• Shari says:

      Thank you, Cheri! I like the color, too. There is a green posole which is really good as well, but this is the one I have made the last couple of years. I hope you have a wonderful Christmas!

  4. Looks sensational Shari. Love Mexican food. You are fortunate to be able to get these chillies. What are white hominy? Have a wonderful Christmas… 🙂

    • Shari says:

      Thanks so much, Milanka! Hominy is basically dried corn kernals that have been soaked in a mineral lime bath. Weird, huh! They are very good in this soup, though, and remind me of the corn masa in tamales. They are in the canned vegetable aisle at the grocery store. I appreciate your comment and hope you enjoy the holidays!

  5. Oh Shari, this soup sounds so delicious! I am not going to be able to use the hominy, but I think black beans would work too don’t you think? We love tradition too, and I hope you have a wonderful holiday!

  6. Dear Shari – what a wonderfully colourful tradition…
    I do love family traditions, especially at this time of the year – make everything even more special!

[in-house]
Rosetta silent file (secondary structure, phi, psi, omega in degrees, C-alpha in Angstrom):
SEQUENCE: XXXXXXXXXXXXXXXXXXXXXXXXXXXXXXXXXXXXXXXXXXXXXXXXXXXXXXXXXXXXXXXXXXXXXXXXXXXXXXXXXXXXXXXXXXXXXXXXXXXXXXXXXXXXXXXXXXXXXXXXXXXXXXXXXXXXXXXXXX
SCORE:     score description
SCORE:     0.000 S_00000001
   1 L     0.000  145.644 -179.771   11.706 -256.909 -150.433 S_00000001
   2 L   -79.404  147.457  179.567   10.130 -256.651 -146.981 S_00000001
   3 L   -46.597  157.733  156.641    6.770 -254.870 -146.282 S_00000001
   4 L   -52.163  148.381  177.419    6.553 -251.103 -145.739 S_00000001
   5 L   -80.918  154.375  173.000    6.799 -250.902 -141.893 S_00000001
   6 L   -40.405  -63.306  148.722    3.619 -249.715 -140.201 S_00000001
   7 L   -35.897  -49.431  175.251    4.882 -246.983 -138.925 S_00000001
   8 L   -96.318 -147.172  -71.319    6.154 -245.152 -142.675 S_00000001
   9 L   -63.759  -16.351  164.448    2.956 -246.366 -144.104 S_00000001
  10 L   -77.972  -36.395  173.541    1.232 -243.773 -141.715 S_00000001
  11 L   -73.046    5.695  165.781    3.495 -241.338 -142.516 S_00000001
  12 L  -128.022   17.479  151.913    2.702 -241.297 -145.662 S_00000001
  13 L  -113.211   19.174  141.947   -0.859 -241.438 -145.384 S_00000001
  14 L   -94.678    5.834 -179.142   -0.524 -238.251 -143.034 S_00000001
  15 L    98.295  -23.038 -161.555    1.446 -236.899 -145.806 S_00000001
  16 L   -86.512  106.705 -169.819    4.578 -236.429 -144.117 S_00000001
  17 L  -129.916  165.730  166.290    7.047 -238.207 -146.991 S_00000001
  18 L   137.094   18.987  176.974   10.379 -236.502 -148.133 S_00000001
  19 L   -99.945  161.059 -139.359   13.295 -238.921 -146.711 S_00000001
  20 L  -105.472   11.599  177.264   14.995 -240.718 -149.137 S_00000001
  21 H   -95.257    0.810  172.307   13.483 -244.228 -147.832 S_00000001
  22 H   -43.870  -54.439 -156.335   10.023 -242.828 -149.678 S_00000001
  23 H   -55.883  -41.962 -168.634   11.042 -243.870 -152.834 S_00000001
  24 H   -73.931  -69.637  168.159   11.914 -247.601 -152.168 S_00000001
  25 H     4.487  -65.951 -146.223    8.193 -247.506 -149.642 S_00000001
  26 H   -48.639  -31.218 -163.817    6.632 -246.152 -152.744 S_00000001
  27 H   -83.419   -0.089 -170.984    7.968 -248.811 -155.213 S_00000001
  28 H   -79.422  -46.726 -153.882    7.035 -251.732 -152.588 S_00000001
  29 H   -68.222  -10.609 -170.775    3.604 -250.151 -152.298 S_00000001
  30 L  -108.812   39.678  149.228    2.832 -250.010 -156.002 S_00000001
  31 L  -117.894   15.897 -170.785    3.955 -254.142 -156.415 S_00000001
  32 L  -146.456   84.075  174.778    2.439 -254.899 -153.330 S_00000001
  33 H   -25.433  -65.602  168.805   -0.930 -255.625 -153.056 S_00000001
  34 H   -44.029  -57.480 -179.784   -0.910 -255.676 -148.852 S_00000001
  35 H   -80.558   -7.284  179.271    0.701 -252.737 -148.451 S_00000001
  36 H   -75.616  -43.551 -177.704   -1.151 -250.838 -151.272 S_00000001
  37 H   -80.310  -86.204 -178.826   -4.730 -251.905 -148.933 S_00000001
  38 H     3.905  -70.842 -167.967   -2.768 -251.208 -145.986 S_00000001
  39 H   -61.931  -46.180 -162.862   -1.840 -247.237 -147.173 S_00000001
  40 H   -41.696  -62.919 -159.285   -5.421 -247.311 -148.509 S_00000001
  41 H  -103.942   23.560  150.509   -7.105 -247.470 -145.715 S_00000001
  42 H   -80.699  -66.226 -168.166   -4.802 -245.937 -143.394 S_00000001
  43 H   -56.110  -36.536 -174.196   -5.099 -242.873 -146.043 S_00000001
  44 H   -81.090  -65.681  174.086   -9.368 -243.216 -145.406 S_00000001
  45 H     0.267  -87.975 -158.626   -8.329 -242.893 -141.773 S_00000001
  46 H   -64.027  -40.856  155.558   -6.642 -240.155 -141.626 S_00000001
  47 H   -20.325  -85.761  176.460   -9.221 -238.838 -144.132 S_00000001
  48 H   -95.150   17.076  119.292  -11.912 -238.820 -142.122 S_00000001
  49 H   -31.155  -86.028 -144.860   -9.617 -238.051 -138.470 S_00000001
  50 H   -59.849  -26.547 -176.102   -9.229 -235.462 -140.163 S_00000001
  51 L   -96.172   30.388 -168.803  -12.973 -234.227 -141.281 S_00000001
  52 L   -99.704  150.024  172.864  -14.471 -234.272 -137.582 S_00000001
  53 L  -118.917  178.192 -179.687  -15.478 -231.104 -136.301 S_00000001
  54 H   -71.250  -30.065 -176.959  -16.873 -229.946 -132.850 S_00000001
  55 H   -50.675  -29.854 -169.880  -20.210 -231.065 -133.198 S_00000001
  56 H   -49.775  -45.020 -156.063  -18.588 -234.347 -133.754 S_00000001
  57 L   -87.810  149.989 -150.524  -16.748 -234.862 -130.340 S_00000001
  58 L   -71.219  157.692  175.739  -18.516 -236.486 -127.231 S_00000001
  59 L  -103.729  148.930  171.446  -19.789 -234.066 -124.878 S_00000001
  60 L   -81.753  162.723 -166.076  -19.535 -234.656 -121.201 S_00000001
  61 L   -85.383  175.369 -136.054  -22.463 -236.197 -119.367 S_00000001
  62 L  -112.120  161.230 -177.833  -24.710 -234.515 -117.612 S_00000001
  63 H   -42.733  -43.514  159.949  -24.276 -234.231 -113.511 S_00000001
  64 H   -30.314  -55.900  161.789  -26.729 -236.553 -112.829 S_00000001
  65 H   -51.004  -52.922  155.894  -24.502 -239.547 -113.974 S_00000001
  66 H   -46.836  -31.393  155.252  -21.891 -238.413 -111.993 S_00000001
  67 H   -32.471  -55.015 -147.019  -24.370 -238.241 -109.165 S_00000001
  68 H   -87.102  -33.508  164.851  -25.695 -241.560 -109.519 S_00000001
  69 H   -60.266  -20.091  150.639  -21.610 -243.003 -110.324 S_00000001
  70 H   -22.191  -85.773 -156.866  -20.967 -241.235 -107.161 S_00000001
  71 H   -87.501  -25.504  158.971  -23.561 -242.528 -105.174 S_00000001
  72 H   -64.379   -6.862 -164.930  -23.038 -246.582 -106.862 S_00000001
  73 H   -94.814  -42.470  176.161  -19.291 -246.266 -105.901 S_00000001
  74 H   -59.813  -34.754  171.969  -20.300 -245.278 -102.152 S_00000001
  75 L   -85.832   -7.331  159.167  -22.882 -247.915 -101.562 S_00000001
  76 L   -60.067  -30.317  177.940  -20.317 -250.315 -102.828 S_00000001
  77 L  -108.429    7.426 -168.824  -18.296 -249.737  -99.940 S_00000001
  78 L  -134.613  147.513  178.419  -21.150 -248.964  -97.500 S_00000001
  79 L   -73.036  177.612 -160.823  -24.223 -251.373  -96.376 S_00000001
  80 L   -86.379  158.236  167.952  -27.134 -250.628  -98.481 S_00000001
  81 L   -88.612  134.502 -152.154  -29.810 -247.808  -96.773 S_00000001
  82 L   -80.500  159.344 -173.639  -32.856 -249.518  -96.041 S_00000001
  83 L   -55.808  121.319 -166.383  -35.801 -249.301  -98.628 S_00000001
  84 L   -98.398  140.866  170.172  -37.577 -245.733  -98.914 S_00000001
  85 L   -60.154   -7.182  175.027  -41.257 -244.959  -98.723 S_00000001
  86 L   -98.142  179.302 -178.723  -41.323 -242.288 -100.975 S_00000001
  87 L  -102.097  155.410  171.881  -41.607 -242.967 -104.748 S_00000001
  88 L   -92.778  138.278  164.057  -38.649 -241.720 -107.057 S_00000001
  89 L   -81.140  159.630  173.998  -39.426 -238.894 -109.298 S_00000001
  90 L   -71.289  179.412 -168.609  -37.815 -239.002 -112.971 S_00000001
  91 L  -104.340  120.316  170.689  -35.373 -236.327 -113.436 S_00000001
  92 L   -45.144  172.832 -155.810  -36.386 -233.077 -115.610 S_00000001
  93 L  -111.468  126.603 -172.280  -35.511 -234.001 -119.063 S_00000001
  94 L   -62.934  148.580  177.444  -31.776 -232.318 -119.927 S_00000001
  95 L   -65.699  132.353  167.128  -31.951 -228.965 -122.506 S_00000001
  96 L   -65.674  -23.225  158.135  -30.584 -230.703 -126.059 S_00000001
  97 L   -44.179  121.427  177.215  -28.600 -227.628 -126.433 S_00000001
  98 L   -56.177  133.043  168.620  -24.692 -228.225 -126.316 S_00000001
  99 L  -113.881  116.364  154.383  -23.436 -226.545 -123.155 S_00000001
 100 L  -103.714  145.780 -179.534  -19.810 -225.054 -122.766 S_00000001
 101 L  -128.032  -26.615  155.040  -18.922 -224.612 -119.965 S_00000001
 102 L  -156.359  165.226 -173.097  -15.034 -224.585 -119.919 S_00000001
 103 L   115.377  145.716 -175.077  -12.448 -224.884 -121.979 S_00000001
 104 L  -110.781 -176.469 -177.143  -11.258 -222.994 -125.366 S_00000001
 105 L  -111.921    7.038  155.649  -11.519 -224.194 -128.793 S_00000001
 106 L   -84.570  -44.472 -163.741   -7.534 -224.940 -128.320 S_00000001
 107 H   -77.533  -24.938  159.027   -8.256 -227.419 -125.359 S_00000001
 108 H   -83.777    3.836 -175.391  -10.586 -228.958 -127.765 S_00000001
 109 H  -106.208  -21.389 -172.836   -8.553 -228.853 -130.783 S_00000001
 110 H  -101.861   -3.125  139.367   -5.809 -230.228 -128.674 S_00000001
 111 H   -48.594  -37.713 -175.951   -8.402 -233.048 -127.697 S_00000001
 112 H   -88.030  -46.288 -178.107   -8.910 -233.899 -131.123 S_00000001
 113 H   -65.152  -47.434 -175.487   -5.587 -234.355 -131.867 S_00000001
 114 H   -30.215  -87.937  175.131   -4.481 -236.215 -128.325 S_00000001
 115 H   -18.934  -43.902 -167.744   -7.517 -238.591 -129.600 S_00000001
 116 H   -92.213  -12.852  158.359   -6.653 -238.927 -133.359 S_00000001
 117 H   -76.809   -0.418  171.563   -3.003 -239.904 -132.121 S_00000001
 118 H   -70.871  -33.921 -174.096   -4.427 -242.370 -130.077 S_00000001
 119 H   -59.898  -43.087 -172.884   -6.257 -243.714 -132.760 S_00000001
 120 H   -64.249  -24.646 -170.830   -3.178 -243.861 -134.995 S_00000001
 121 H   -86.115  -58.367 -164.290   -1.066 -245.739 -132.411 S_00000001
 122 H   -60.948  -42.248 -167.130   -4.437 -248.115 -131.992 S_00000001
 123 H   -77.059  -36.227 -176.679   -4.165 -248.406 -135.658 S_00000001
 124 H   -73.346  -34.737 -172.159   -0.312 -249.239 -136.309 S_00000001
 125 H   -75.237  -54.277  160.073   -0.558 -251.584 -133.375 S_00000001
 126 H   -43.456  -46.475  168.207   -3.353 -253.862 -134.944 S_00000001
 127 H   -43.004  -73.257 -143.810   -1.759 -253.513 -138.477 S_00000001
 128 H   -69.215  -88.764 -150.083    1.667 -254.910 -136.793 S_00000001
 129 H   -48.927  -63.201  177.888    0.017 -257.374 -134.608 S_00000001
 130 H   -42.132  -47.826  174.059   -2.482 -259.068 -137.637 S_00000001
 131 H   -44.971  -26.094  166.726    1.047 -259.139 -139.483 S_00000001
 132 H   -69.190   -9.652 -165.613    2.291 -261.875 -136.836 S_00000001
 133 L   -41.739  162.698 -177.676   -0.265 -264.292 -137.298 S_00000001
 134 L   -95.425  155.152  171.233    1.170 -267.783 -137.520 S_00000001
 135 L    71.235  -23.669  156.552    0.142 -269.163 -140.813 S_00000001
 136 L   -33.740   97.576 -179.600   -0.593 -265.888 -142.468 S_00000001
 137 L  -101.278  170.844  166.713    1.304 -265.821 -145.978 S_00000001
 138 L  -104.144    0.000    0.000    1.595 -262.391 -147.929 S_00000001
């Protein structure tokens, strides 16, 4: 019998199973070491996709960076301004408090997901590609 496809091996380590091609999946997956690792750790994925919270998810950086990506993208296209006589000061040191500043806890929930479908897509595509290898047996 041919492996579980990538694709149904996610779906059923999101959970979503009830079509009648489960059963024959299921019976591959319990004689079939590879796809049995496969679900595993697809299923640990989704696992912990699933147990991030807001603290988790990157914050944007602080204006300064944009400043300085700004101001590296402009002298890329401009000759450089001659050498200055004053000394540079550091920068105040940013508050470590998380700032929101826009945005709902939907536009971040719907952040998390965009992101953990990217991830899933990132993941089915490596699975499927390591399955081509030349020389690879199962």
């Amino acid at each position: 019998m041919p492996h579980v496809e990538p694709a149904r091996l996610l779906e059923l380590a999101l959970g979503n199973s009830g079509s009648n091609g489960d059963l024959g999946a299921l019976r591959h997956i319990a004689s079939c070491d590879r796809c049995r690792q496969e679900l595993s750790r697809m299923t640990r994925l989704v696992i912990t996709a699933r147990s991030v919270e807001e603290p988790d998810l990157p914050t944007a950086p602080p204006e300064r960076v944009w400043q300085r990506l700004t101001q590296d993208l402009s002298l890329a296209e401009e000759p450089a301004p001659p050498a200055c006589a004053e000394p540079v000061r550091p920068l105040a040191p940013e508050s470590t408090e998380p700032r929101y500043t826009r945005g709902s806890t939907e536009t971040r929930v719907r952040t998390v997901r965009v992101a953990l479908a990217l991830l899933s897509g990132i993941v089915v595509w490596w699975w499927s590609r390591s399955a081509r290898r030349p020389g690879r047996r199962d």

Seasons greetings to you –
    Emma 🙂

  7. This looks fabulous! I’ve never heard of it before, but I can see why a person would want to serve it on special occasions.

    Hope you’re enjoying the holiday season with family and friends. 🙂

    • Shari says:

      Thank you, Ruth! It tasted especially good this year. It is a bit of work, but I made it a couple days before and just put it in the refrigerator and heated it up when we needed it. I hope you had a great Christmas as well. Did you make your toffee this year?

      • Sadly, I didn’t make the toffee – I ran out of time! But I still plan to make a big batch this winter. Have been making lots of pies due to my feverish berry picking last summer.

      • Shari says:

        I ran out of time to make some things, too. But I think I’m going to make them for New Year’s. Pies with fresh berries sound wonderful!!

  8. rozpaige says:

    Any recipe with a Mexican/Hispanic flare is tops on our recipe list! In fact, we just had taco salads tonight! What a beautiful and rich soup for a wonderful Christmas tradition in your family, Shari! I hope that your holidays were full of joy and love!

    • Shari says:

      Thanks so much, Roz! Mexican is always at the top of our list, too. We ate this posole for leftovers quite a few times, and I think I loved it more each time. It really is a flavorful soup. I hope you had a wonderful Christmas as well. I got really behind over Christmas with reading other blogs. I look forward to catching up on yours! Happy New Year!!